Philosophy 2340
Symbolic Logic

Language, Proof, and Logic
Notes on Chapters 5 and 6

Now we return to doing proofs. Last time we did proofs, we had only the =Intro, =Elim, and Reit rules. Now, however, we have added three logical connectives to our arsenal, and we can introduce rules governing what we can do with each of these.

Proof by Cases; Proof by Contradiction

Chapter 5 concerns informal "methods of proof." Chapter 6 concerns formal proofs. The informal methods apply to logical reasoning in general; the rules in chapter 6 are an attempt to formalize the informal methods and include them in our formal system. Although our homework will emphasize doing formal proofs, in a sense the informal methods are more important. There may be many different ways to formalize these informal methods; what is important about the formal rules is not so much the specific formalization as the general insights that they capture.

The main informal methods discussed in Chapter 5 are:

In proof by cases, we determine what possibilities there are, and then attempt to show that our conclusion follows no matter which of these possibilities obtains.

In proof by contradiction, we assume the opposite of what we want to prove, and show that this assumption leads to a contradiction. Then we conclude that our original assumption was false, i.e. that its negation is true.

Rules for and

The formal system includes not only rules corresponding to these informal methods, but also rules that capture steps that are so obvious that we don't usually notice them in informal reasoning, but that still need to be captured in the formal system. We will have Intro and Elim rules for every connective we introduce.

Today we are discussing only the conjunction and disjunction rules; next time we will consider the negation rules.

So, we need to discuss:

Three of these are very obvious and straightforward. The fourth, disjunction elimination, is more interesting, and corresponds to the method of proof by cases.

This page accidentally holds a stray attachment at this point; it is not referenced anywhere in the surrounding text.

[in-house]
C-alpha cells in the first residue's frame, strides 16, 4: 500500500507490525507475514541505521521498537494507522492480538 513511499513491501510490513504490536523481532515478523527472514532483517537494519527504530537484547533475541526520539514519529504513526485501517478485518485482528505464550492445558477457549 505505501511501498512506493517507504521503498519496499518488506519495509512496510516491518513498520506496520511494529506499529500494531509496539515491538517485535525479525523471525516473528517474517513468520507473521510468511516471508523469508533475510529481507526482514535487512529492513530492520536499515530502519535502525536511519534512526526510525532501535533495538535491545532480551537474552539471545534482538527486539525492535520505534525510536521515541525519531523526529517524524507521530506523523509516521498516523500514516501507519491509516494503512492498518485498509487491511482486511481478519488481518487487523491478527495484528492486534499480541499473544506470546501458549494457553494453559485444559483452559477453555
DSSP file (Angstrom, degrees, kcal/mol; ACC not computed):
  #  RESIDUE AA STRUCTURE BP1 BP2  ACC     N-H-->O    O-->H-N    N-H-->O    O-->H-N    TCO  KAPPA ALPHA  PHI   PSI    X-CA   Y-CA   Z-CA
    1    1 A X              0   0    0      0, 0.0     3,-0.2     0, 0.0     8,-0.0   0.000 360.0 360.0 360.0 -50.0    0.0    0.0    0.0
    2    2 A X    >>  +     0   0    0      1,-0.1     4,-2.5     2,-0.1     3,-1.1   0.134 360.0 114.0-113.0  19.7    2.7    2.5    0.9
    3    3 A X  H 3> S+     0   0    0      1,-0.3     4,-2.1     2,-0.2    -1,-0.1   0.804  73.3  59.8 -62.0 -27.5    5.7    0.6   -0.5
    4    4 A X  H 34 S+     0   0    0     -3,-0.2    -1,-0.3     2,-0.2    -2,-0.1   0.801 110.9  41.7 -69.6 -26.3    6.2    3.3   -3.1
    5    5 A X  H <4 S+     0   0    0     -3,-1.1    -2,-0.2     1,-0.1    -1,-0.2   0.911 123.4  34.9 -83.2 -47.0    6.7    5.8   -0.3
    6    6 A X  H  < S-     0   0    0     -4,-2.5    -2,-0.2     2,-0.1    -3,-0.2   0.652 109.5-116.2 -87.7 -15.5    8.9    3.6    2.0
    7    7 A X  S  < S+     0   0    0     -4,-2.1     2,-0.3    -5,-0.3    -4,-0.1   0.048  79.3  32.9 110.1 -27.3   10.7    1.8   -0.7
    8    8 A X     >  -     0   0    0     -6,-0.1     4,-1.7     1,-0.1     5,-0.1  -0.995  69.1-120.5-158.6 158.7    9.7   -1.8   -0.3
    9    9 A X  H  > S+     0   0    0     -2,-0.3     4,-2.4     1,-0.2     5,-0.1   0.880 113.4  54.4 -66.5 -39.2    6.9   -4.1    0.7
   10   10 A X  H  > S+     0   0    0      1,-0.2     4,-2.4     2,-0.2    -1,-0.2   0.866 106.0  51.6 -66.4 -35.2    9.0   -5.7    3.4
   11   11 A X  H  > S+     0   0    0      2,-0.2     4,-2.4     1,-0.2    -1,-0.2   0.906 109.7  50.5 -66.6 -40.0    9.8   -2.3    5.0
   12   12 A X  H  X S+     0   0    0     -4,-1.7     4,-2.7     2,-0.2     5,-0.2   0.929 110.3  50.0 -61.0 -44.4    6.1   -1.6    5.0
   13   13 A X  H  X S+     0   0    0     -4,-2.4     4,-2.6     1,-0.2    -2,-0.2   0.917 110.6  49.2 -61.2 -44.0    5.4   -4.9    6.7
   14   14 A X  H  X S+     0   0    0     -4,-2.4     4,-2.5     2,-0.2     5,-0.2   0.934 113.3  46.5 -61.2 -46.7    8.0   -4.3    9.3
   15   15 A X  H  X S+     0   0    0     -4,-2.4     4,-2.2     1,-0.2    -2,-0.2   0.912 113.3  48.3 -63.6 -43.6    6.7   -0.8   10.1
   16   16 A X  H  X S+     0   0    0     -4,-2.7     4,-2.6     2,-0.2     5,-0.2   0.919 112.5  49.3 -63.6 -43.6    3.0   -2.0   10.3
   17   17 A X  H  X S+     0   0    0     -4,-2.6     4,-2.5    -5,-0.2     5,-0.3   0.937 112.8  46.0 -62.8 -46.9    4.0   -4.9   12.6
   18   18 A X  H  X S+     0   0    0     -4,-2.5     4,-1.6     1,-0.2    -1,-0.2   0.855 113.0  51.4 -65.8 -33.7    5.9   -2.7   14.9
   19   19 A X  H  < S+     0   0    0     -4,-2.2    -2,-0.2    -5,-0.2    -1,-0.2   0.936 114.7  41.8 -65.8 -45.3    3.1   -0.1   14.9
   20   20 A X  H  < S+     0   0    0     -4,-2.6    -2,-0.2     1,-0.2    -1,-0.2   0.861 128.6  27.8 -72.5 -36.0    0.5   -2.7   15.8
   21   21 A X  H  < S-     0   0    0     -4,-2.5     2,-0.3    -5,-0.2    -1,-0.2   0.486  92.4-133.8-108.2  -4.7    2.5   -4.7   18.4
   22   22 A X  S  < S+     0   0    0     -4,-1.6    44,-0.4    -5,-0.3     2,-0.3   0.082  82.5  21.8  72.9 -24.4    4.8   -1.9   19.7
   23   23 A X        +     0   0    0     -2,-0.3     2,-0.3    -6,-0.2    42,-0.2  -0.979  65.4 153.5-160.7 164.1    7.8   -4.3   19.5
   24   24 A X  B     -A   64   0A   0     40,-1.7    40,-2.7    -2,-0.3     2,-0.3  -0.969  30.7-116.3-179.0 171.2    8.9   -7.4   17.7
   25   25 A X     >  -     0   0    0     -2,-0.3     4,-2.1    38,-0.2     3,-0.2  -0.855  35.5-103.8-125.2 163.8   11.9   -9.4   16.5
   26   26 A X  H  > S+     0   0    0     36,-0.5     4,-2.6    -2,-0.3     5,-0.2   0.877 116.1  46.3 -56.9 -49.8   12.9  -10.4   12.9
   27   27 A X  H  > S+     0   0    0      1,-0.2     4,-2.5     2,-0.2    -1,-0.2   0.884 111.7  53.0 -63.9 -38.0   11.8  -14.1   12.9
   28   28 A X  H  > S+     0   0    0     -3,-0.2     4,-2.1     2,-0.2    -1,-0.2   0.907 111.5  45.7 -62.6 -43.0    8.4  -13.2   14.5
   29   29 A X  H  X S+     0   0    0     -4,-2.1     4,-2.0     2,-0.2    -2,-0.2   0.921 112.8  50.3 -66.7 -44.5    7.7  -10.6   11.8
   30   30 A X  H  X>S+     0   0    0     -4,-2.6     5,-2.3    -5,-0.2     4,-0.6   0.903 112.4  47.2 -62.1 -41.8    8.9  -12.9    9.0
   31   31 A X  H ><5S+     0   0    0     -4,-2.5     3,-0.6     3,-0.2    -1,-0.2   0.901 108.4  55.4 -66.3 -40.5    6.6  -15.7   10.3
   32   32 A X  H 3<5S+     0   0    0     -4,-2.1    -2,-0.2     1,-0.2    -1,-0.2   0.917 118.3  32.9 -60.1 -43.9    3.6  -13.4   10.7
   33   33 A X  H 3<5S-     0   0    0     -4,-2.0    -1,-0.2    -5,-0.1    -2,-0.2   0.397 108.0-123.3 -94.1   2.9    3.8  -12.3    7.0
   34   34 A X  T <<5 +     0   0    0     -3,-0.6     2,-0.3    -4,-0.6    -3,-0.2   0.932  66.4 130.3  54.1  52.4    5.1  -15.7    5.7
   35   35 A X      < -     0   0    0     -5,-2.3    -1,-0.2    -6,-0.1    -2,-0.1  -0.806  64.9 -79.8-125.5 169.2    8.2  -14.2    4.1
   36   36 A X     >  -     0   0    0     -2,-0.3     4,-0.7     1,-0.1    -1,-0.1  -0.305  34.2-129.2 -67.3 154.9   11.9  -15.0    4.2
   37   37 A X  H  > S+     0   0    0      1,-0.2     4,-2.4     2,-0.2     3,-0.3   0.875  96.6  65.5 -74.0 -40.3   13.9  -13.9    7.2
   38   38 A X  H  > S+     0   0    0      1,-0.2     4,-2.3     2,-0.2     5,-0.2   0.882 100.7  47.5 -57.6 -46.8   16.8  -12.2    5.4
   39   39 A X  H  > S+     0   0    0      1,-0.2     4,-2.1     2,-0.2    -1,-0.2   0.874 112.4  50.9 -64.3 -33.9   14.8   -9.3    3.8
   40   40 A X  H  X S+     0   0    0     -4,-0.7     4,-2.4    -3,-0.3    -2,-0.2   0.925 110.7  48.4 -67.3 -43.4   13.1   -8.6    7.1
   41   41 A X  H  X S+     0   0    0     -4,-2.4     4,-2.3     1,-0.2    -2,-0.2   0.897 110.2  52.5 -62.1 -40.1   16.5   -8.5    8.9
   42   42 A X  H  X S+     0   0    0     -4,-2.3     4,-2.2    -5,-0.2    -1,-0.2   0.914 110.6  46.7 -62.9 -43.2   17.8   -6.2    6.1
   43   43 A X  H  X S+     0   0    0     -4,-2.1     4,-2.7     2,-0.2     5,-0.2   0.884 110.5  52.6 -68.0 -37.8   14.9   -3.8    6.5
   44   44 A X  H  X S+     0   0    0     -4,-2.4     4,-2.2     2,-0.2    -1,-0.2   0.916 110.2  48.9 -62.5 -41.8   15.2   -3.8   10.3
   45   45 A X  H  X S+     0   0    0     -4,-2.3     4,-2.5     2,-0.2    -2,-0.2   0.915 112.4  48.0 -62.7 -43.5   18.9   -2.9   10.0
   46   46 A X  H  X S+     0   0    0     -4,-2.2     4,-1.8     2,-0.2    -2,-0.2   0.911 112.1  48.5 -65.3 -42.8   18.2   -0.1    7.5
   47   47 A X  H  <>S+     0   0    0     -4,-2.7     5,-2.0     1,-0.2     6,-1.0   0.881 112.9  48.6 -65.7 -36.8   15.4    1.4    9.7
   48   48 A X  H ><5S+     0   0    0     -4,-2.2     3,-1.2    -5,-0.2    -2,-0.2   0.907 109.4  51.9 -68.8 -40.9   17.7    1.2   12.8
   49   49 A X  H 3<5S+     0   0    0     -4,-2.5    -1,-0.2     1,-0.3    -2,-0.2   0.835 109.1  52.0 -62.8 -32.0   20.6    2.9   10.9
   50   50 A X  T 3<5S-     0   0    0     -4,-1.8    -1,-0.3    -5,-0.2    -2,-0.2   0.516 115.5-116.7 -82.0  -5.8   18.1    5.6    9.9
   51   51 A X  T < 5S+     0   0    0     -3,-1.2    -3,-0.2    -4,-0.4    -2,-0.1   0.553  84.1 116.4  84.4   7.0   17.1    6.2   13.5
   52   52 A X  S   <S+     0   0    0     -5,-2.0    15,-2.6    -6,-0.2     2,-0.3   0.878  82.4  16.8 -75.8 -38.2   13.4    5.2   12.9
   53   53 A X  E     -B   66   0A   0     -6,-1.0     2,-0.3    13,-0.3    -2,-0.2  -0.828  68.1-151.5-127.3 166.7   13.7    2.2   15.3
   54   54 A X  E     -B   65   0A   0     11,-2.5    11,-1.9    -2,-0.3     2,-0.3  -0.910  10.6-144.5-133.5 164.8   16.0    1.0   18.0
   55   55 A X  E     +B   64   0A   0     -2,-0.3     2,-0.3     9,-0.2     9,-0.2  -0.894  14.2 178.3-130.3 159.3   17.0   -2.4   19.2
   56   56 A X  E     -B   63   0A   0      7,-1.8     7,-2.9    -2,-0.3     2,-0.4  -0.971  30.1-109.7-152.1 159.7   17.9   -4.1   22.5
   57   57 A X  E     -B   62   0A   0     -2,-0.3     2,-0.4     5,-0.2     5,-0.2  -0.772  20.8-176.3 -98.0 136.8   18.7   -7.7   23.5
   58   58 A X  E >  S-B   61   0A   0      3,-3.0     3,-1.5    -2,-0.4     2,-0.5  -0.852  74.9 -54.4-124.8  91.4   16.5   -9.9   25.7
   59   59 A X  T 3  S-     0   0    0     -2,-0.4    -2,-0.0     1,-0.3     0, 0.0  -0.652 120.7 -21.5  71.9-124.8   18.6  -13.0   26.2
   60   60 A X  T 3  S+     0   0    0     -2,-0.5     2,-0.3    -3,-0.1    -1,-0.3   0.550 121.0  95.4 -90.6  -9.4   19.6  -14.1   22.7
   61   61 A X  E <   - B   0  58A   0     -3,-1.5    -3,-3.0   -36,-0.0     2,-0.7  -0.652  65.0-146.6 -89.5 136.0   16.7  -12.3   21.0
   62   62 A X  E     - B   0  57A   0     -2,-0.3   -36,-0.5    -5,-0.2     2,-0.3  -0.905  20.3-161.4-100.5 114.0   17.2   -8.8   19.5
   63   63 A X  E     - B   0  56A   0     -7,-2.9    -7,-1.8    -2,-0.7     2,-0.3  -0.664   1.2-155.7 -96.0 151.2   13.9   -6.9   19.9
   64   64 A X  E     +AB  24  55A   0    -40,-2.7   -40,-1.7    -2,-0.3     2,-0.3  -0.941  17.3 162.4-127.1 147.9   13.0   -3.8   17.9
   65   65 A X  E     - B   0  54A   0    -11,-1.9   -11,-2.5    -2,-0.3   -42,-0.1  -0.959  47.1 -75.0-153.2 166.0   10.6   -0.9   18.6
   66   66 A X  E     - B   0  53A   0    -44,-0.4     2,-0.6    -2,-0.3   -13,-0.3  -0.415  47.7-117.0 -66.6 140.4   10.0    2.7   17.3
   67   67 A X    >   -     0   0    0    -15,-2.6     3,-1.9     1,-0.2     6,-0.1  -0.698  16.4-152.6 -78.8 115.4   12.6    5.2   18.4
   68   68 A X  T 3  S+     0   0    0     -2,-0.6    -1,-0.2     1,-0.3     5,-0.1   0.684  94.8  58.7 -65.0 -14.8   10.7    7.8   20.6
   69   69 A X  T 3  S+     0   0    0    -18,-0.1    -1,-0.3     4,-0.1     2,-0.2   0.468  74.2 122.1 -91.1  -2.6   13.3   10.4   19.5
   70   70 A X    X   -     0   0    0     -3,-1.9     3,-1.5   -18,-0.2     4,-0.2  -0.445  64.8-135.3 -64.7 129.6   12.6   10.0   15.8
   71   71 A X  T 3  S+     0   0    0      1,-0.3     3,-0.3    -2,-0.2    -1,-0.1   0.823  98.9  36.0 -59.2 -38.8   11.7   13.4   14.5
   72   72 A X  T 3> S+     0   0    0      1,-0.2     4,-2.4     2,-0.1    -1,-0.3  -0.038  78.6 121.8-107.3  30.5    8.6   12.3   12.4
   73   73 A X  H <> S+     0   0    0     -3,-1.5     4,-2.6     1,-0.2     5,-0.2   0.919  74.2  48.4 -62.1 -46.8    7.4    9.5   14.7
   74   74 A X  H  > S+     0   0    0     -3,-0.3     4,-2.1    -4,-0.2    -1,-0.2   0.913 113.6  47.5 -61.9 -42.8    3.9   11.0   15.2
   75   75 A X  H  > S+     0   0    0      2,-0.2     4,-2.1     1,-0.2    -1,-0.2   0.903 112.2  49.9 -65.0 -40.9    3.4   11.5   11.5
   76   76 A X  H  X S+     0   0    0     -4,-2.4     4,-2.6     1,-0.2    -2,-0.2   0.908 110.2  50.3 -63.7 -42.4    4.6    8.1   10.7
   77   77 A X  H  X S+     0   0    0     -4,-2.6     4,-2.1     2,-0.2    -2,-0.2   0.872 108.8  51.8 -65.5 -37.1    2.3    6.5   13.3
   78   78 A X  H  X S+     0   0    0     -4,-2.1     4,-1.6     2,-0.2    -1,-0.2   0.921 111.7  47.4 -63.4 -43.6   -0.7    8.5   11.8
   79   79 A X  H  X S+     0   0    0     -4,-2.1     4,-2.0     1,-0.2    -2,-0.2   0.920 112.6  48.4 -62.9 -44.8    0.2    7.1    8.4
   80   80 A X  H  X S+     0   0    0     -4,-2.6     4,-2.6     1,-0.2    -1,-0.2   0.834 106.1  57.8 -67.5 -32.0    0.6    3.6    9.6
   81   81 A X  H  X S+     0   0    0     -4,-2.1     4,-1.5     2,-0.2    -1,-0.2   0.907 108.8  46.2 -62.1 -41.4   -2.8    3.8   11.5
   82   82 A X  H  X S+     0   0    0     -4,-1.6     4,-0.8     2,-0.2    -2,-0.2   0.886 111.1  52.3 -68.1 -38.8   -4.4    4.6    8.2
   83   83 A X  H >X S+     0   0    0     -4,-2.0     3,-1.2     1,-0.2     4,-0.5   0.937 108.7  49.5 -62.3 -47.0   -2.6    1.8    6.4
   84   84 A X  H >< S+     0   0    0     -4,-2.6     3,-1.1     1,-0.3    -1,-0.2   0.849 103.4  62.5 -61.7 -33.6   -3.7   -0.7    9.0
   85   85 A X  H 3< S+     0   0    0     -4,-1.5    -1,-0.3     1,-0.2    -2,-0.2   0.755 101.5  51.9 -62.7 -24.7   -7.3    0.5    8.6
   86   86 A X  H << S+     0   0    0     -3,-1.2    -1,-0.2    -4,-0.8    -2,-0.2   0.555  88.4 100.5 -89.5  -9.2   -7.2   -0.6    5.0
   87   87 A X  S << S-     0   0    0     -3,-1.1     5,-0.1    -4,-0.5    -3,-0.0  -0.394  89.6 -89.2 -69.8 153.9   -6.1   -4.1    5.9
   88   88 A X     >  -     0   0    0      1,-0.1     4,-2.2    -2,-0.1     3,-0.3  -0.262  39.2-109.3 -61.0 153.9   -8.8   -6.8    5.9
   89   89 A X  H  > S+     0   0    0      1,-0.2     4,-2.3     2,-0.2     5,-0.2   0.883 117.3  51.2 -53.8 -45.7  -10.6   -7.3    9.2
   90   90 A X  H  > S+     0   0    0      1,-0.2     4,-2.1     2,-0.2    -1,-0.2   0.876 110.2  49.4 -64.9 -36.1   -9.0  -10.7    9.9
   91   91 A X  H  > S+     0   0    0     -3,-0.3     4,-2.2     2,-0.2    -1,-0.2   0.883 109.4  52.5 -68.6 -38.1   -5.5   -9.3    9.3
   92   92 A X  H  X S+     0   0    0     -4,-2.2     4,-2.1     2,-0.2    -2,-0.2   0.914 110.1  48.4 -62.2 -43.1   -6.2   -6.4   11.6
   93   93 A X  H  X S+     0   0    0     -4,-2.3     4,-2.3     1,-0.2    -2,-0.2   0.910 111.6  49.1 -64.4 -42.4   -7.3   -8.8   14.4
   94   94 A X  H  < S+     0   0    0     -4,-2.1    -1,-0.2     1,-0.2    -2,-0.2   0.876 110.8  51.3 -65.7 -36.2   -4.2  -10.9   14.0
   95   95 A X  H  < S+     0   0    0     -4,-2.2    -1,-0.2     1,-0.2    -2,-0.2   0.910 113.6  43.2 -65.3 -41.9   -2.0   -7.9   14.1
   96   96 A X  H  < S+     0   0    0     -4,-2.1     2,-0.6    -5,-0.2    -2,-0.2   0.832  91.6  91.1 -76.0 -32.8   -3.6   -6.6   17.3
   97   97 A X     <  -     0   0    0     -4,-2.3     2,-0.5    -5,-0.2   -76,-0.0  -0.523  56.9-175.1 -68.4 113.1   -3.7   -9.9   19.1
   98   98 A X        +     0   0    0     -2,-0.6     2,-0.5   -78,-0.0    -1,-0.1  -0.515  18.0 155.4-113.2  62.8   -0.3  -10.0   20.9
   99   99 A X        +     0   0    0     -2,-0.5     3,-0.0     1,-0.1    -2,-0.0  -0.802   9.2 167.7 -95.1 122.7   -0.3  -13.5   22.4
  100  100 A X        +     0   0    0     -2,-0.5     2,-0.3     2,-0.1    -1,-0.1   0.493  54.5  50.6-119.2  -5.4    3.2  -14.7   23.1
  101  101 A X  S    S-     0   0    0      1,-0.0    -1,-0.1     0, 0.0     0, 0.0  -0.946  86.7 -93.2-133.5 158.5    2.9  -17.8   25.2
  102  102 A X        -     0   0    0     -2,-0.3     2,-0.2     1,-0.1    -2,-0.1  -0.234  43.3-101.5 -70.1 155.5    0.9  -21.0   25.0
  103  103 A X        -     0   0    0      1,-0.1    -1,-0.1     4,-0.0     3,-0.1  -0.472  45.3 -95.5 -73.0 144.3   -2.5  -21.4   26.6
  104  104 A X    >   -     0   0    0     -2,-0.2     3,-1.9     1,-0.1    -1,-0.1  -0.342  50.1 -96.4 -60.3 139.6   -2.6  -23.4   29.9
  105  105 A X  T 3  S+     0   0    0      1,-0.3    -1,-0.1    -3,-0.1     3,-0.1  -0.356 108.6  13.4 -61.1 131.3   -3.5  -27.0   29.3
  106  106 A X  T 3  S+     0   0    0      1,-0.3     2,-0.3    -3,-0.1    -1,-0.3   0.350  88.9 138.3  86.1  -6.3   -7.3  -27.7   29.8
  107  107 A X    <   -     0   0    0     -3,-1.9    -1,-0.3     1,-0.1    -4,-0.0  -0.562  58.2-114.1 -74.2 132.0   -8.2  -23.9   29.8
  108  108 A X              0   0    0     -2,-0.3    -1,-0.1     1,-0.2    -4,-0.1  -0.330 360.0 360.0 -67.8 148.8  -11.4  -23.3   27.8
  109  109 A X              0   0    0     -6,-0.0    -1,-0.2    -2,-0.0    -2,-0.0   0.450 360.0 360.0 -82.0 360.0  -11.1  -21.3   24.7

Rules for ¬ and

Now we will add Intro and Elim rules for ¬. In the process we introduce a new symbol, , with its own Intro and Elim rules.

Proofs with no Premises

Tautologies are provable with no premises at all. Since they must be true no matter what, i.e. since their truth does not depend on anything else, it is possible to construct proofs for them which start from scratch, so to speak.

Of course, most of the rules in our system can only be used if we already have one or more sentences to apply them to. The only exception we have had up until now is the rule of identity introduction, whose use is pretty limited. Now we have added another rule that requires no earlier steps: negation introduction. (Later we will add another, conditional introduction.) So at this point, if we are attempting to prove something with no premises, we can be pretty certain we will need to use negation introduction. (The only exception would be a proof in which we were just trying to prove something like a=a. But since that's so easy, it's not likely to be assigned as an exercise!)

(One sort-of exception is proofs where we use Taut Con to establish the Law of Excluded Middle, and then use disjunction introduction. But it is not really an exception, because if we actually go through the steps of proving Excluded Middle, we will need to use negation introduction.)

Hints on Constructing Proofs:

  1. Never start a subproof unless you know what rule you intend to use it for, and what the last line of the subproof will be.
  2. Try to see why the overall proof, and each step along the way, makes sense. (I.e. don't treat the rules as just a meaningless game; keep in mind why they are reasonable.)
  3. Work both forward and backward (what rules can you use on the sentences you've already got? What rules might get your final conclusion from some intermediate step?)
  4. If you don't see anything else to do, try ¬Intro.

Last update: February 13, 2013.
Curtis Brown | Symbolic Logic | Philosophy Department | Trinity University
cbrown@trinity.edu